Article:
I always feel like I need to provide a disclaimer when I write a 3-star review. I definitely feel like that is the case with Alone Out Here.
If you see 3-stars and think that I didn’t like this, let me assure you, that’s not the case. This is a good book and I can appreciate what Redgate created here.
I know there are a lot of Readers out there that are going to adore this thoughtful-YA SF tale.
In 2072, moments before a volcanic eruption that is predicted to be an extinction event hits, several teens on a tour of a high-tech spaceship, the Lazarus, are able to escape the planet just in time.
The world’s greatest minds have been working on this issue for a while. Knowing that someday their only chance of survival would be to flee Earth. The Lazarus was just a prototype for the vast fleet they were ultimately planning to build and utilize.
Leigh Chen, first-daughter of the United States, is one of the lucky few to be aboard the Lazarus as it launches.
As the reality of their situation sets in, the teens begin to take stock of what they have. With 53-individuals aboard the vessel, they are going to need to ration their supplies.
In addition to that, and really more importantly, they need to decide on a game plan. Where are they going? How will they run this ship? This wasn’t supposed to happen. There were supposed to be Adults on board, professionals, who knew what they were doing.
This was originally pitched to me as Lord of the Flies set in space and I would definitely agree with that comparison.
As the situation really begins to set in for the teens, tensions rise. Certain characters stand out as leaders, some driven it seems mostly by power, but some for other reasons. There’s definitely a lot of thought-provoking content included here.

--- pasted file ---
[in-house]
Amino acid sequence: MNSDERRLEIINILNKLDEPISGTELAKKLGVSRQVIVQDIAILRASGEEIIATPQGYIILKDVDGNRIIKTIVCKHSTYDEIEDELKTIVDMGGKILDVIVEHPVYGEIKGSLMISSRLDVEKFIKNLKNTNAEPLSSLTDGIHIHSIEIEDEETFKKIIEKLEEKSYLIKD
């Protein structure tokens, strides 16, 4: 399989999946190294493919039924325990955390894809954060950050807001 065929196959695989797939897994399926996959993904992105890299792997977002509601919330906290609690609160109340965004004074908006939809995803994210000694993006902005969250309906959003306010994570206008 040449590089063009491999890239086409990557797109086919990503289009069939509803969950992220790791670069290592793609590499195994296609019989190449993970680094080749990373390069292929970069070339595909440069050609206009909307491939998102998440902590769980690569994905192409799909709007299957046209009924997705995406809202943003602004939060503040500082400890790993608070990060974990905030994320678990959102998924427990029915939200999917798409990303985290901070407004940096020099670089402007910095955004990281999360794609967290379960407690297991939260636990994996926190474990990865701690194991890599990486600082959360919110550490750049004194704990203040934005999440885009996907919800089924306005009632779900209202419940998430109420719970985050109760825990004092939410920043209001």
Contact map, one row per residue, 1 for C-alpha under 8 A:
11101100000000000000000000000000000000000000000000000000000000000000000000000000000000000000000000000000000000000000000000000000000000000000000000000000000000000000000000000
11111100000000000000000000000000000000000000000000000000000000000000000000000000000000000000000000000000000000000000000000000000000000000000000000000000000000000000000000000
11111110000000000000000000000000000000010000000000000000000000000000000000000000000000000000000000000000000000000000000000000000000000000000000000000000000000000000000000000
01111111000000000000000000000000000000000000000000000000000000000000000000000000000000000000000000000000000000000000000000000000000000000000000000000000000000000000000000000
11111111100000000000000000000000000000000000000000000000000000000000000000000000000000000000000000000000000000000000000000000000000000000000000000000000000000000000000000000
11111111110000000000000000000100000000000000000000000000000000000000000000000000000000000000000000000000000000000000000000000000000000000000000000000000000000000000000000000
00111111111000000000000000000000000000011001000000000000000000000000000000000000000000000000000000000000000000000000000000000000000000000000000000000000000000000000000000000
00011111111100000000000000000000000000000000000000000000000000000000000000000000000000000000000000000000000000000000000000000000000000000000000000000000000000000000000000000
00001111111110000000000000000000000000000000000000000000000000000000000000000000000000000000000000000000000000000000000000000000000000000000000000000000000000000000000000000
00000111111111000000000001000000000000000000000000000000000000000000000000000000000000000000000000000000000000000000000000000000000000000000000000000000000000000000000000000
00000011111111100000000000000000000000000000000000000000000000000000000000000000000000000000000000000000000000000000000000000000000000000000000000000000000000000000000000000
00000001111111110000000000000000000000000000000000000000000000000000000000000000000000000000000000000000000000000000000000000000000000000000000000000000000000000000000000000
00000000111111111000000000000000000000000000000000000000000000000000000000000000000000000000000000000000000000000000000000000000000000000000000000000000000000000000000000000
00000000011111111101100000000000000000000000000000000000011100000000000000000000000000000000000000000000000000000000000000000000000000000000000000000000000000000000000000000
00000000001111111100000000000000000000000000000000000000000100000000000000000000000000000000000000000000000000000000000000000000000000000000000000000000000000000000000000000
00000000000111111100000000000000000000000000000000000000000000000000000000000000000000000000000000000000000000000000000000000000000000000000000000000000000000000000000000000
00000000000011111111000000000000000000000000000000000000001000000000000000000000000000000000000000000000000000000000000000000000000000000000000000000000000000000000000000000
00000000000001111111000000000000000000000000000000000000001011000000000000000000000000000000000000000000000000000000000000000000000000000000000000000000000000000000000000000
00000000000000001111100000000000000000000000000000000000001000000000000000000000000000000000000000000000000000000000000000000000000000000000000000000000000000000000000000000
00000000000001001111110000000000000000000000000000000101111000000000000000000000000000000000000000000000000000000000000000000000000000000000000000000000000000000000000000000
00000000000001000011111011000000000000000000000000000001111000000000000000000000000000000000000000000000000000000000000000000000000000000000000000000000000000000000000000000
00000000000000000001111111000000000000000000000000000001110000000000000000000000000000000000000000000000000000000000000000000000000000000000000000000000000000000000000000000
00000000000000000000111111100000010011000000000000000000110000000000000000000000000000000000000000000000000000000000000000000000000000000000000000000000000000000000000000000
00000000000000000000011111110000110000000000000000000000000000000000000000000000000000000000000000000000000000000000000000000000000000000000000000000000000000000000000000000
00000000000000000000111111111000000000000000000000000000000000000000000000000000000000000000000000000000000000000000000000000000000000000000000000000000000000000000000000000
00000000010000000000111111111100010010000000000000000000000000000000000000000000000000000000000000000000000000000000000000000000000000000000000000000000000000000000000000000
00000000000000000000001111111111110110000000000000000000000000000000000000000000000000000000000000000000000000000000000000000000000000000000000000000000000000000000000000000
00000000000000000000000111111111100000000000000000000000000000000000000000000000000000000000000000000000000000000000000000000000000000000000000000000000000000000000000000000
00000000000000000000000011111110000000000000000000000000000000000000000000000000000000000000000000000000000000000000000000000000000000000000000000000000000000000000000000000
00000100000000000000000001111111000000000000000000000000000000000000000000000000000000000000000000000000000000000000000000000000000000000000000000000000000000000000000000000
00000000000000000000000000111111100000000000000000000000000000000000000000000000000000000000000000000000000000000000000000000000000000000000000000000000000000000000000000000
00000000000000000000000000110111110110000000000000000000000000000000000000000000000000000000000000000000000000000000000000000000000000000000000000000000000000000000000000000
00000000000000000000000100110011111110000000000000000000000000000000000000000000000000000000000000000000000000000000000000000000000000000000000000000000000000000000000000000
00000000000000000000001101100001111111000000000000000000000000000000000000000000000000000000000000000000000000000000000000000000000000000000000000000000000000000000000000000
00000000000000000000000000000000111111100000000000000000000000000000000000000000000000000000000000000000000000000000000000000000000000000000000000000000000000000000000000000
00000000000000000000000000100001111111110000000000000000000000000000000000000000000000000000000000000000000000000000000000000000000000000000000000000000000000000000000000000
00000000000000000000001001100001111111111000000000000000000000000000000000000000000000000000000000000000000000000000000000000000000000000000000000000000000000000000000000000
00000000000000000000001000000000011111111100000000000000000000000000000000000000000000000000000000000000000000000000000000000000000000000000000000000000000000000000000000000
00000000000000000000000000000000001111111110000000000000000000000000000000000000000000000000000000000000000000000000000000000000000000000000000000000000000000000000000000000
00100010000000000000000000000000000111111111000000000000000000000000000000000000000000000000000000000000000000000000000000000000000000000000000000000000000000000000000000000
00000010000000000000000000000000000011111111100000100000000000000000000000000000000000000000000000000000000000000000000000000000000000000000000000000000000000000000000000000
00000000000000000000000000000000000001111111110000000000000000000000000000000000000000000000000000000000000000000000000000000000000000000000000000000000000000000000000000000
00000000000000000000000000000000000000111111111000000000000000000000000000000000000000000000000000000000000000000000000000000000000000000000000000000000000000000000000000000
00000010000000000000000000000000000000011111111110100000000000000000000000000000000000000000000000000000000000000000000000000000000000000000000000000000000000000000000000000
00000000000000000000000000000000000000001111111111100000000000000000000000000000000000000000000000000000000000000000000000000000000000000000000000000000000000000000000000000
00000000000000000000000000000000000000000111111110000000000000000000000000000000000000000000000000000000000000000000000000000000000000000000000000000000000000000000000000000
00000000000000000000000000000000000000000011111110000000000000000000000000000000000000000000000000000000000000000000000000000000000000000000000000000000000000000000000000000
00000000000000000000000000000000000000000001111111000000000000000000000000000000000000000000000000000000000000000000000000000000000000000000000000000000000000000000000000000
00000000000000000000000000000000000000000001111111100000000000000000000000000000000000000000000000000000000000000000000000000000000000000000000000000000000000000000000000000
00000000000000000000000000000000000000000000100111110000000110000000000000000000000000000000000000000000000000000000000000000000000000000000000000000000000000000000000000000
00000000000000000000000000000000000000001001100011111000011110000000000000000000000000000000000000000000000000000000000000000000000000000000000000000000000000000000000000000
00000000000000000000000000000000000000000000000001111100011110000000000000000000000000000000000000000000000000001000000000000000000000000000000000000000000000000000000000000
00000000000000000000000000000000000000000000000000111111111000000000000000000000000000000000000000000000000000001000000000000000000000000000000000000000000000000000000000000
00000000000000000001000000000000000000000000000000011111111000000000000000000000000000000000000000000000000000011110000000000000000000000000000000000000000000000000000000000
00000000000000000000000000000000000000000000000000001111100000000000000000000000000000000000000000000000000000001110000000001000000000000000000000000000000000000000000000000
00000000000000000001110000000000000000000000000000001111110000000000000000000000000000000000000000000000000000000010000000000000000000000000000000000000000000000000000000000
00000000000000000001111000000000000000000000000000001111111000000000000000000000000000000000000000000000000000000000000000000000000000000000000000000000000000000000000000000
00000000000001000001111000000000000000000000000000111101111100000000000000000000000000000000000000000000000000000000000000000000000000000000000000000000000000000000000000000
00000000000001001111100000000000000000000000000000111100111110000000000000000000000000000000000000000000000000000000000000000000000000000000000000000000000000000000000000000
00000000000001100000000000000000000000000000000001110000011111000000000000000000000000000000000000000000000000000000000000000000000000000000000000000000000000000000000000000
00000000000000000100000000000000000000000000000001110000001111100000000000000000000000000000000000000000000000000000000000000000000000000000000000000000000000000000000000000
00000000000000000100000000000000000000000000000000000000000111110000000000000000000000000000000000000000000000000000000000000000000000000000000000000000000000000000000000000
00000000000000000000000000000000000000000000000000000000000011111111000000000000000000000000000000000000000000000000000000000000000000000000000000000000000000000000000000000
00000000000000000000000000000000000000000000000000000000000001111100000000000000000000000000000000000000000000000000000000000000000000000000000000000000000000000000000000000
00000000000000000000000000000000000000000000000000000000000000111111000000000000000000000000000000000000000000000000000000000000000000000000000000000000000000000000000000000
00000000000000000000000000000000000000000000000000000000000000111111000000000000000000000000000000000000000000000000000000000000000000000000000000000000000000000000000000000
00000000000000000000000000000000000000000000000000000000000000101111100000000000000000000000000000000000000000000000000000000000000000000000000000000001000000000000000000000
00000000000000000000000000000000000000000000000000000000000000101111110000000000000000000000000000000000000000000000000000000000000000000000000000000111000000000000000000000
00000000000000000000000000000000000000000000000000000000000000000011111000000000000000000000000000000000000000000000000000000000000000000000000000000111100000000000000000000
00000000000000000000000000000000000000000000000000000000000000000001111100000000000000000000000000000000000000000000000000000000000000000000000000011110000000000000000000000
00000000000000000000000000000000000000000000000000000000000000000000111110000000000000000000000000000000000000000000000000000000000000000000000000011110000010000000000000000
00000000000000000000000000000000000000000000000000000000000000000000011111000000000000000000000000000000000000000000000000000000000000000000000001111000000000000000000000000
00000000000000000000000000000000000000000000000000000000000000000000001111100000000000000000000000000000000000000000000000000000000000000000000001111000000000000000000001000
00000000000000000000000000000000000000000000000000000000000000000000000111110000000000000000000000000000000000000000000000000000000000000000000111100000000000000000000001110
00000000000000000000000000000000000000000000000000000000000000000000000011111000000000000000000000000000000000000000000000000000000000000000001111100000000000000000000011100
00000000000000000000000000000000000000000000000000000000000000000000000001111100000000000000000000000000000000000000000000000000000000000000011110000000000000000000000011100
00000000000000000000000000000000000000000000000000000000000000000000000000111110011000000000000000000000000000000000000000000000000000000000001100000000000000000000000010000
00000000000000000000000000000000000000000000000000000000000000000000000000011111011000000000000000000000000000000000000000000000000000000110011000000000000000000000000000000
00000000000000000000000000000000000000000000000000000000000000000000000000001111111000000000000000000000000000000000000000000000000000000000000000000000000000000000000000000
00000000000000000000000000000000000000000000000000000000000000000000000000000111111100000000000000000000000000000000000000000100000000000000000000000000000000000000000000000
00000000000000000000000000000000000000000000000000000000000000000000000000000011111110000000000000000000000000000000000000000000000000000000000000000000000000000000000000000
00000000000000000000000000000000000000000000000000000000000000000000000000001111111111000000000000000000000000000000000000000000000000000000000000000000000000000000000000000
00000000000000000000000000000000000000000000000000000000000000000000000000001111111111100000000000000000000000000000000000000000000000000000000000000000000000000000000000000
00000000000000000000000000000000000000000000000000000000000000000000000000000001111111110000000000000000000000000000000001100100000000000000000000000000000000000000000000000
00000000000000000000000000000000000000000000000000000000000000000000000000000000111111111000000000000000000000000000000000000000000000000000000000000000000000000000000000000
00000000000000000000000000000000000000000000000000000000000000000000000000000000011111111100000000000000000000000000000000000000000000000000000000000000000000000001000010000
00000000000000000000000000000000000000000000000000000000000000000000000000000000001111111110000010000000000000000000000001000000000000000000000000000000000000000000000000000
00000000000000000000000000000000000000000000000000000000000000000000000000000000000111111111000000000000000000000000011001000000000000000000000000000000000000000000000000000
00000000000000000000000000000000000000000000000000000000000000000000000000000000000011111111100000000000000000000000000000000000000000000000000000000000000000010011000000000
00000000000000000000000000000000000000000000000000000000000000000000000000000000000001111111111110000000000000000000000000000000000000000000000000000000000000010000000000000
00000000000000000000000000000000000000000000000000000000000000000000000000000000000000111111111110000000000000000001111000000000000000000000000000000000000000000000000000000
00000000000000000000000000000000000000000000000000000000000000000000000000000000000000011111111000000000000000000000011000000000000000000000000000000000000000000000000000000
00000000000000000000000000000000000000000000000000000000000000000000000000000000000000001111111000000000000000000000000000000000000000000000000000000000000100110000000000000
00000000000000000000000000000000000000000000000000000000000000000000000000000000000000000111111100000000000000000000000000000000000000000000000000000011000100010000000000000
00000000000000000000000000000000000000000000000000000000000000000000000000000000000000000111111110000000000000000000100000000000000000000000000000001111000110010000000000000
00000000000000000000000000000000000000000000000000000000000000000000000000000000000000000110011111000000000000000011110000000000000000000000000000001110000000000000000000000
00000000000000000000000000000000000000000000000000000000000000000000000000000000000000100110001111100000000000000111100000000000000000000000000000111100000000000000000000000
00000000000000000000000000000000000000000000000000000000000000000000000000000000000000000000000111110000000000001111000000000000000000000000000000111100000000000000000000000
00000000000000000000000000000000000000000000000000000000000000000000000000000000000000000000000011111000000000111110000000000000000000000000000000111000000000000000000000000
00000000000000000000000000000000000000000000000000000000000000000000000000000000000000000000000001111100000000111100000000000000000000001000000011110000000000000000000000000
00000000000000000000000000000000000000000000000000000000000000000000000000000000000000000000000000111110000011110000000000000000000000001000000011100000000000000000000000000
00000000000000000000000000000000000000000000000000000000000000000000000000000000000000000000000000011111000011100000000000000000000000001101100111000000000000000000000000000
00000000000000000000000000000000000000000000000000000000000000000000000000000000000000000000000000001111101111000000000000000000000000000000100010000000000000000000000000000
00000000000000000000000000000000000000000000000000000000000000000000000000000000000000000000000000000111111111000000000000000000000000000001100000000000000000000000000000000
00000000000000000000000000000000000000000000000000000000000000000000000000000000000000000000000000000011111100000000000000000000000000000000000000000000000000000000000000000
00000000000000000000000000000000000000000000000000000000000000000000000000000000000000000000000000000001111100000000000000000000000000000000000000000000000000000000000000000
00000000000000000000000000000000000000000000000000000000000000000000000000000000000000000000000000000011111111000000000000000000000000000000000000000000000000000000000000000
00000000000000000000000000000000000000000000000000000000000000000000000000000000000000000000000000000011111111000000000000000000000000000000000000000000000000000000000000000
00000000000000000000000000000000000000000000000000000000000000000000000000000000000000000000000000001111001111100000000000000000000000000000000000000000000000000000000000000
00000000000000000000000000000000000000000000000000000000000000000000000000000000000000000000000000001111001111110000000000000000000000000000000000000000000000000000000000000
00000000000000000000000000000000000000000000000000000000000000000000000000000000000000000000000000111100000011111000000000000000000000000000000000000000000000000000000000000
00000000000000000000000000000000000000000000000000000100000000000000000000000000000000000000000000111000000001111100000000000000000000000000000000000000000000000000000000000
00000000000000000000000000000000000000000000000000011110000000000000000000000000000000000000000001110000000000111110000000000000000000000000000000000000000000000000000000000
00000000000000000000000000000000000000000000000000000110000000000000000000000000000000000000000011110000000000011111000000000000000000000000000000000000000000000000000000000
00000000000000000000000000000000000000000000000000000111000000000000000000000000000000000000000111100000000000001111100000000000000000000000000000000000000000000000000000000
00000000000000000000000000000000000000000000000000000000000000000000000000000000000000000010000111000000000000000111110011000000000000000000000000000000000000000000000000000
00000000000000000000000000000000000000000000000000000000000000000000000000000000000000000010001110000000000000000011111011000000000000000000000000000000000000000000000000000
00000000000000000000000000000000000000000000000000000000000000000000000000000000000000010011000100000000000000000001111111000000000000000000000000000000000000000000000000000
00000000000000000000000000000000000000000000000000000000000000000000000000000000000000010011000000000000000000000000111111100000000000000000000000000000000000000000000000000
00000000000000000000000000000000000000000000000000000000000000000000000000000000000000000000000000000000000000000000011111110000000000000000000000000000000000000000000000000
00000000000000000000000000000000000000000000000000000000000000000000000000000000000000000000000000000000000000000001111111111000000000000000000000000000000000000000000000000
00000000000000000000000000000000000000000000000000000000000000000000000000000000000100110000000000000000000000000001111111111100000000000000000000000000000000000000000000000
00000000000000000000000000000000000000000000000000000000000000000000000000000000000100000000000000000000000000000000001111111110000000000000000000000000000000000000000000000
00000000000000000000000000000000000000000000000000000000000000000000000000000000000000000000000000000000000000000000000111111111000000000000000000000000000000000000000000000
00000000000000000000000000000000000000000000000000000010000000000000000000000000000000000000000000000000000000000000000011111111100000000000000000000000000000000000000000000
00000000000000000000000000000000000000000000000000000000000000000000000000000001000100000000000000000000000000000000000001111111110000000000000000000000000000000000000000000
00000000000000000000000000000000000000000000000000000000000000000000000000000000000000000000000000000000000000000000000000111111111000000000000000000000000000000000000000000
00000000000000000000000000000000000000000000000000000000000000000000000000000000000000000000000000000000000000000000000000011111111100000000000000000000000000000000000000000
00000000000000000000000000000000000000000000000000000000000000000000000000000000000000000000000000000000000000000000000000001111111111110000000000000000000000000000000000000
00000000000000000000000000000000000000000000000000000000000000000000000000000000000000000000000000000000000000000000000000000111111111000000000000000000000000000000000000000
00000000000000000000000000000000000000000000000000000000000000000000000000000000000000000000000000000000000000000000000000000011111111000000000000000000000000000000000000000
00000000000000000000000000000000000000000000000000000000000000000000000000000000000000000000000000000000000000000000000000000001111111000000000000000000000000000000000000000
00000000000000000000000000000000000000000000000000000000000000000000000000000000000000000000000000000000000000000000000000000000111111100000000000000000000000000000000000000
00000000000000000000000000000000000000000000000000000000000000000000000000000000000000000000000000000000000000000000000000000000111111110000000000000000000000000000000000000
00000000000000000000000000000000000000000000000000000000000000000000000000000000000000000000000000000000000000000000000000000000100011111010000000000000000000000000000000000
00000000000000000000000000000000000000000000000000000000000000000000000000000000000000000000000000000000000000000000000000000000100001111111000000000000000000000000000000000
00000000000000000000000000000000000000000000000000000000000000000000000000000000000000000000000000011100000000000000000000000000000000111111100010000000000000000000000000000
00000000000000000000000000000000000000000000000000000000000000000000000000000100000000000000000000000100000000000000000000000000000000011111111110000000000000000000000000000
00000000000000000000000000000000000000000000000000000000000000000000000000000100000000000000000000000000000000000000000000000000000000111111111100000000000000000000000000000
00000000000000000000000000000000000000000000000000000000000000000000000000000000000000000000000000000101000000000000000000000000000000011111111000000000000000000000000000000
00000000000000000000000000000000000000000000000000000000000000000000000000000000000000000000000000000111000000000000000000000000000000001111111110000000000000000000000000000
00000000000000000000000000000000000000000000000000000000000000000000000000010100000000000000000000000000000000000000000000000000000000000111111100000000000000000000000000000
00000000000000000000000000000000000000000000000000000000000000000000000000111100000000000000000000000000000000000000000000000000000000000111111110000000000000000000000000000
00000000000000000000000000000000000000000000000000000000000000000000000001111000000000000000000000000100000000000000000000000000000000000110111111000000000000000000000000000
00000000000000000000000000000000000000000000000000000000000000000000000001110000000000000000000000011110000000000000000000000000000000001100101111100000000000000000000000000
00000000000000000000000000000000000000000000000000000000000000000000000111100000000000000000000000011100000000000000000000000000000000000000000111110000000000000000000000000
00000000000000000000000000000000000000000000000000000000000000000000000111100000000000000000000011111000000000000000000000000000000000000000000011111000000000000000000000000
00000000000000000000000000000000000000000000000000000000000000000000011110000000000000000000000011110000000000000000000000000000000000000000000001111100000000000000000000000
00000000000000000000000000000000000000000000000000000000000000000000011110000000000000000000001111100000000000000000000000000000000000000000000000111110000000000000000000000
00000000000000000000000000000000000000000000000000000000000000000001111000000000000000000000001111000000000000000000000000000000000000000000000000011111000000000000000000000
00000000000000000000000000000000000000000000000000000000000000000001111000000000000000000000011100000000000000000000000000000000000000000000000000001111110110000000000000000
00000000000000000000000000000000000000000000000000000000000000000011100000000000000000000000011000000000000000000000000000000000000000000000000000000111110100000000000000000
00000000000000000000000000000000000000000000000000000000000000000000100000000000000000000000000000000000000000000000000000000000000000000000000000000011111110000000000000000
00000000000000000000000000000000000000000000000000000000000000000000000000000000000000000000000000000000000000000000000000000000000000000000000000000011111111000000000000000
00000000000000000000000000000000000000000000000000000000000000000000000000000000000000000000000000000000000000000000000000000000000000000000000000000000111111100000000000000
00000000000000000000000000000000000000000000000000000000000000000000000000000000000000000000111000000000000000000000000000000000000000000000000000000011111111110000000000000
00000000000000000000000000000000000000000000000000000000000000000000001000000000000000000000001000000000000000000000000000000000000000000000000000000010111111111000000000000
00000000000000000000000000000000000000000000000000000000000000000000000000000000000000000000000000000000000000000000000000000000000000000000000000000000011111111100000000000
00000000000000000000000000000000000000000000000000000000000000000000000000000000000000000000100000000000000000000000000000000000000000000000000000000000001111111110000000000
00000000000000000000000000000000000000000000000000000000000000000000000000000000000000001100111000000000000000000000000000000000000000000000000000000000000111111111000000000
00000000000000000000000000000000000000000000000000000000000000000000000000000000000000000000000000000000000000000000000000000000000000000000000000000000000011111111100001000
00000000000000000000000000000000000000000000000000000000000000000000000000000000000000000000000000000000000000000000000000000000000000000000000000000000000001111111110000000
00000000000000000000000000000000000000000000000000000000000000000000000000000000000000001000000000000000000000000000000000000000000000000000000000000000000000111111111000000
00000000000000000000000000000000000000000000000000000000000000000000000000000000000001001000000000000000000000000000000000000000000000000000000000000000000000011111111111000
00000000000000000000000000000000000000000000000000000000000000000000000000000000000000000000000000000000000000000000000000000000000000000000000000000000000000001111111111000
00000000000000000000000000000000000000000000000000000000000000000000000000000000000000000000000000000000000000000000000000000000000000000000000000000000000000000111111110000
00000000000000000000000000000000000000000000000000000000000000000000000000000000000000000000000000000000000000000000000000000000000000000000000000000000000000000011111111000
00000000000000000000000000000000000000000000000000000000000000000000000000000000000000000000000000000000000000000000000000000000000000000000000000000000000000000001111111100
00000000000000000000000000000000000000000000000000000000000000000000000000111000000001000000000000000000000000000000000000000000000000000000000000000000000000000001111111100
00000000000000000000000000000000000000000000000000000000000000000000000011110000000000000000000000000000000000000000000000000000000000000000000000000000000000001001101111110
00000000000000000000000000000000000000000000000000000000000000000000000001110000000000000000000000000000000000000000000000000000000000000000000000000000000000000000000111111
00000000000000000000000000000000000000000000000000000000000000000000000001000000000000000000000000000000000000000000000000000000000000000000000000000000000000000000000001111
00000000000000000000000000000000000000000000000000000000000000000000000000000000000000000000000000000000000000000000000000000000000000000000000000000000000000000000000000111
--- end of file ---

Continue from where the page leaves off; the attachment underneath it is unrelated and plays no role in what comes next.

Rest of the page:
I was constantly wondering how I would handle certain situations the teens were facing. Would I stand out as a leader, or try to remain more in the background? How would I handle the stress of losing literally everything all at once?
The tone of this novel is definitely heavy. I think with a lot of YA-SF stories, there’s quite a bit of humor and snarky dialogue woven throughout. That’s definitely not the case here. This is a serious story and in a sense, it felt a bit depressing for me.
There’s also not a ton happening. I mean there is, but it doesn’t feel like it. I would say it is more character-focused, but I had a hard time remembering any of the characters and couldn’t tell them apart most of the time.
They all seemed interchangeable to me, except Leigh.
I appreciate the themes explored and the thought that Redgate put into it, but besides trying to picture myself living through something like this, I was really never engaged by the narrative.
I never felt invested and frankly, I’m glad, because the ending may have disappointed me if I had been more invested in these characters.
Regardless of all of that, even though I wasn’t completely sold on this one, I know a lot of people will love it. So, don’t take my word for it. If the synopsis sounds interesting to you, pick it up and give it a go. You may love it!
Thank you to the publisher, Disney-Hyperion, for providing me with a copy to read and review. I appreciate the opportunity to provide my feedback.